With “Fretensis: In the Image of a Blind God, volume 1” Dennis Villelmi expertly enmeshes the reader in a twisting, troubling narrative that is both mythic and tragically personal for the poem’s speaker. It’s a unique work, employing both arcane myth and personal impressions in equal measure. And it’s a hell of a ride.
“Fretensis” is a 56-page book of dark, modernist poetry divided into three parts and baroquely illustrated with medieval woodcuts and other images of the monstrous and the grotesque. The narrative it presents is like nothing else I’ve discovered reading poetry. Its protagonist is a rich intellect and a troubled soul. The mood of “Fretensis” throughout is striking; the overall work expertly conveys sadness, desperation and an enervating sense of struggle. (In the interest of full disclosure here, Villelmi is a valued friend and a poet whose work I have long admired.)
“Fretensis” might be challenging for the average reader. It might take a seasoned academic to understand all of its references and allusions while also understanding their significance within the poem. Villelmi draws on what appears to be an encyclopedic knowledge of ancient history, myth and religion. (He studied philosophy at Old Dominion University, but his expertise is visibly far more expansive in all of his work.) The title of this story, “Fretensis,” is the name of the Tenth Roman Legion, employed at the start of the Fall of the Roman Empire. As with Villelmi’s other published poetry, this debut book is linked intricately to those myths and symbols from which he draws inspiration.
But this is a good thing. Villelmi’s dark and antiquated iconography makes his work unique and unusually rich. This is a poem that begs for rereading and further scrutiny. I myself gleaned so much more from my second reading.
If I could name one thing about Villelmi’s style that makes his work distinctive to me, it would be how he meaningfully interweaves his esoteric symbols and references with the narrator’s personal experience. That duplexity characterizes the entire book, and it makes “Fretensis” remind me of a personal favorite, W.H. Auden’s “September 1, 1939.” That famous poem and its “accurate scholarship” also uses classical references to frame the narrator’s personal experience in context. (In Auden’s case, he called upon Thucydides, Luther and others to frame his own reaction to the 1939 German invasion of Poland.)
Villelmi’s resulting juxtaposition, which is consistent throughout the book, makes for an excellent poetic device. Memphis, Egypt, is made interchangeable with Memphis, Tennessee. References to Jeudayn are used to provide context for the death of a prostitute. A small boy plays “Deity” in “a grey dirt patch behind [a] garage.”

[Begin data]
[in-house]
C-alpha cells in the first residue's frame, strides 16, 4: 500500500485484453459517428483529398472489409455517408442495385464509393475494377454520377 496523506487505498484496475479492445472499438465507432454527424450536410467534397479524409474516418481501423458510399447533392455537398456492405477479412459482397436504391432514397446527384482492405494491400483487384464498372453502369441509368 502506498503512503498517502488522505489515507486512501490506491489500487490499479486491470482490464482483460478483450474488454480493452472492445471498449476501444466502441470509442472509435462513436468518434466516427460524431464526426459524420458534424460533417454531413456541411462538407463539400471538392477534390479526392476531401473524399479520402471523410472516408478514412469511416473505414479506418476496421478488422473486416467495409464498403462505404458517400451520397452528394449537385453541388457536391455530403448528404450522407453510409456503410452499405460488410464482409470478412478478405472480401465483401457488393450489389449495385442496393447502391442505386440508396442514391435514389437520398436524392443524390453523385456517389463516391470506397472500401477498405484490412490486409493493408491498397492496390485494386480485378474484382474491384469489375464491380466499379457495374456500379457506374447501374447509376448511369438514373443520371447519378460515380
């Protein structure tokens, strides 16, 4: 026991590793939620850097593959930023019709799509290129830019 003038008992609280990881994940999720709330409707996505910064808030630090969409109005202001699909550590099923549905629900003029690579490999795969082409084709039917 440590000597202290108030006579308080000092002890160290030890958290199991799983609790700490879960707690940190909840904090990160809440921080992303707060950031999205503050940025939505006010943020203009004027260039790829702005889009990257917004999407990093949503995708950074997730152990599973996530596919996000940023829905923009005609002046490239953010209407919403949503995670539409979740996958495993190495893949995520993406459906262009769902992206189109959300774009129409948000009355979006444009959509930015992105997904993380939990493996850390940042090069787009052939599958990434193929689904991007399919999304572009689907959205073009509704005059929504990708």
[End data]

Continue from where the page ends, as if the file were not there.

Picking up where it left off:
Consider the context that he employs to describe ravens feeding upon a dog’s carcass:
“Driving, I find it ironic, even inappropriate, that as the roadside augur is a dog on which the forest ravens have come to feast on the meat pulled out from under the fur, courtesy of other scavengers, the convent isn’t named after St. Paul. Paul and ravens both know how to seize an opportunity. Rather, it’s named for Fiacre, an old Irish woman-hater of the woods. I once read there were other Fiacres predating Christ’s arrival on Irish soil; they were warlords, predators by serendipity, much like those ravens chowing down on the mutt.”
And Villelmi’s mastery of the language is truly enviable. I found myself most immersed in “Fretensis’” prose-poetry sections. I’m not sure why, but here is where I best felt that I could identify with the narrator. These seemed the most personal to me. They’re so beautifully illustrated by the narrator’s sad, resigned voice that they have the feel of a genuine vignette spoken by a real person.
Consider the opening of “Part II: The Whore’s Afternoon.”
“On my ongoing canvas, there’s only been caricatures and carcasses, with a highway torture dividing the two. Somewhere, I took a detour of forgeries and virgins, and lost the rest of the America I was meant to see …
“Every time I try to measure the time I get a case of dry mouth. That’s how I met Ettey, Ettey Roth. She, too, had a memoir, not unlike mine, and it was over slugs in Seire’s Tavern time and again that we found the mutual souring of our lives to have been rooted in the hems of our birthplaces.”
All in all, “Fretensis” depicts a universe that is both twisting and twisted – a byzantine existence where an eloquent narrator’s darkness is informed by far greater forces that are divine, demonic or both. It’s an accomplished book of poetry that deserves not only to be read, but reread and reconsidered … assuming that you are willing to take that winding, redoubtable journey more than once.